Abyssal Creatures

When your a music critic, most of the stuff you review is, at times, kinda predictable. You can see it coming. For example, DJ Fresh and Nero hit number...

When your a music critic, most of the stuff you review is, at times, kinda predictable. You can see it coming. For example, DJ Fresh and Nero hit number one, and a few weeks later there’s a big push of dub-step tracks coming out. If a band announce a festival headlining slot, you can usually expect an album to land on your desk a couple of months before. That doesn’t mean to say this is bad. It’s just how things are in this industry.

BUT, there are also times when something hits you so out of left-field your taken aback by it. This ladies and gentlemen, is one of those times, and this moment is brought to you by “Social Awkwardness” by Abyssal Creatures.

Now I wasn’t aware of the band before this point, so I may be missing a few gaps in the backstory here, but I’m sure long-standing fans will forgive me for any egregious oversights I may make.

Sometime in 2010, frontman Ian Fellerman decided he wanted to take the project into much more personal and inflected pathways than before. He noticed about how his lyrics were starting to focus on the dichotomy he felt about being alternatively comfortable and uncomfortable about being left out of society, and gifted with a desire to embark upon a more electronic sound, he set to work recording his opus himself assisted by DJ Super Pooper and Paul Jung.

A year later, and “Social Awkwardness” is sitting in my hi-fi. I’m lost for words, and that’s a good thing. This is fantastic, one of the best LP’s I’ve reviewed this year.

First of, it goes without saying that this isn’t an album for everyone. It’s deeply experimental. It’s almost as if early-Radiohead went chiptune at a fork in the road. Guitar melodies sit alongside old Casio keyboards. Noises are pulsating, noises are crashing together and falling apart, all constructed in a beautiful way.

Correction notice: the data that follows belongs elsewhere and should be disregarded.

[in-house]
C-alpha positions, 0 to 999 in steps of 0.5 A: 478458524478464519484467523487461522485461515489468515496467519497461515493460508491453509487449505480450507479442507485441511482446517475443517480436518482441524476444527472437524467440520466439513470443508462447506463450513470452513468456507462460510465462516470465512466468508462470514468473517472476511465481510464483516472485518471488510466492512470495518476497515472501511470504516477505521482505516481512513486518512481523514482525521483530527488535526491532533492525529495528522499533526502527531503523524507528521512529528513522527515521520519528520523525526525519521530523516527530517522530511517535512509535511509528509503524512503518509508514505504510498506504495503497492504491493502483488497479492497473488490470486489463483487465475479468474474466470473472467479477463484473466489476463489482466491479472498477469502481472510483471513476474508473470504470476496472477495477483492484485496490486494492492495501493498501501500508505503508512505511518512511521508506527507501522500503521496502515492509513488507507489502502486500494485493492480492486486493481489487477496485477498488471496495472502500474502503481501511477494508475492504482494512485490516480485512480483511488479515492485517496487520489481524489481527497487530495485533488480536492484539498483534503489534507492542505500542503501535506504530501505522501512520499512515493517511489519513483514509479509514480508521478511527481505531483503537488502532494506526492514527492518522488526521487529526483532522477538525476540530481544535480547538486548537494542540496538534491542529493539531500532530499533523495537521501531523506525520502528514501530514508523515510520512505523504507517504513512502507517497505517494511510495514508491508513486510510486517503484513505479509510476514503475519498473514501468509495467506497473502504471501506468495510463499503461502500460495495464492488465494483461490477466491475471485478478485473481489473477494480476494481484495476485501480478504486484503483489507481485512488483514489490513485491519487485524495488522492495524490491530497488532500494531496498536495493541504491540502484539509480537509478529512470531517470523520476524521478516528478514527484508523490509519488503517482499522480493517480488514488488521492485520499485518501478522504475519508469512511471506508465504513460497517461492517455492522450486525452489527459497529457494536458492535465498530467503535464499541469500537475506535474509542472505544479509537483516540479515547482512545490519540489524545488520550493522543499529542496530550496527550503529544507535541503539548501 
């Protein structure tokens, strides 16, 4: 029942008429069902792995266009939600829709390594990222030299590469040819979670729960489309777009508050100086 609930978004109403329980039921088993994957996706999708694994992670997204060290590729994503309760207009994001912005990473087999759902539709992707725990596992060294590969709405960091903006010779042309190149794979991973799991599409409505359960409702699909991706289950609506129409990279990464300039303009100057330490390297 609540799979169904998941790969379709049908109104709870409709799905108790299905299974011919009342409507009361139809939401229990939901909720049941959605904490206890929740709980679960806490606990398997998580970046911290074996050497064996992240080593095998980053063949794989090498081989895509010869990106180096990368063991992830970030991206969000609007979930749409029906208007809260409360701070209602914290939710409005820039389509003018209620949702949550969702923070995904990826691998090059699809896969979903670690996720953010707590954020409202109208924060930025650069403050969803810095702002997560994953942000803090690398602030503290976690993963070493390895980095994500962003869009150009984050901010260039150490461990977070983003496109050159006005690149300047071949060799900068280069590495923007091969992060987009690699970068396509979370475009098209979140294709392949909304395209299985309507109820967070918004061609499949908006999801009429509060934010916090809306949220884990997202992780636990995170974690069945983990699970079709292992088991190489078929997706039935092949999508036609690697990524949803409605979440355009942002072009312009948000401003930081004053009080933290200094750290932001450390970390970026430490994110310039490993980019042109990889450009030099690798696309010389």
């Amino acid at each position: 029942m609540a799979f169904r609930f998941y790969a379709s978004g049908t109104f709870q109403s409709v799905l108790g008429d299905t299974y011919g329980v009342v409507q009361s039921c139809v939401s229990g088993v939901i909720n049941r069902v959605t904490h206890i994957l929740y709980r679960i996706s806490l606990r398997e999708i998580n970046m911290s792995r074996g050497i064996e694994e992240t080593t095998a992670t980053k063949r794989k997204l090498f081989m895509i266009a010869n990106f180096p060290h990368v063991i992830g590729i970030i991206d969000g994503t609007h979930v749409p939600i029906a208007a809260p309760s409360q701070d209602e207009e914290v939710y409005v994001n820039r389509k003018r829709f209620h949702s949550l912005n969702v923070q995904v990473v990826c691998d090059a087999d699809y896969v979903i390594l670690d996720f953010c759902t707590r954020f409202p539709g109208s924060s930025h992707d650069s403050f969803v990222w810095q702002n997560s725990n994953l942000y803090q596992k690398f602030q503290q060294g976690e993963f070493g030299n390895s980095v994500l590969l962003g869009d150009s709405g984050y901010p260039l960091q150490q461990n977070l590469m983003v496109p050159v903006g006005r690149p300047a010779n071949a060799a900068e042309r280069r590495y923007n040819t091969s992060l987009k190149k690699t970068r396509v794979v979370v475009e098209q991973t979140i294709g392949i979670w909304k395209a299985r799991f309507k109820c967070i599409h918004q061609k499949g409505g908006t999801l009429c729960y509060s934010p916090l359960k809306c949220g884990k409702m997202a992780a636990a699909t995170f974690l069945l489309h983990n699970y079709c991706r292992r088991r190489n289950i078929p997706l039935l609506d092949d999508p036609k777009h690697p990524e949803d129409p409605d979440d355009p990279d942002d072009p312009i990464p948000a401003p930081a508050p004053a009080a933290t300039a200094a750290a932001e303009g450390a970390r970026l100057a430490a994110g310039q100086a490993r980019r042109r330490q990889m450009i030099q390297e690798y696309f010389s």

What’s really to behold here is the intimacy of Ian’s lyrics. It reads almost like someone cracked open his diary, and crafted an instrumental to it, true to his promises, this is an immensely personal experience, and there will undoubtedly be tracks you walk away from going “I resonate with that”, and others that may leave you at a loss. It’s because of this I can’t really give a highlights, because each track will mean different things to different people. My advice though, first and foremost is to listen to it, because it will blow you away.

You can find their criminally under-liked Facebook page here, and their official website here.

2 Comments on this post.

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  • Clair Raabe
    6 October 2011 at 9:34 pm - Reply

    love this!!!

  • REVIEW OF ABYSSAL CREATURES FROM THE UNITED KINGDOM « abyssalcreatures
    15 January 2012 at 9:49 pm - Reply

    […] REVIEW OF ABYSSAL CREATURES FROM THE UNITED KINGDOM […]

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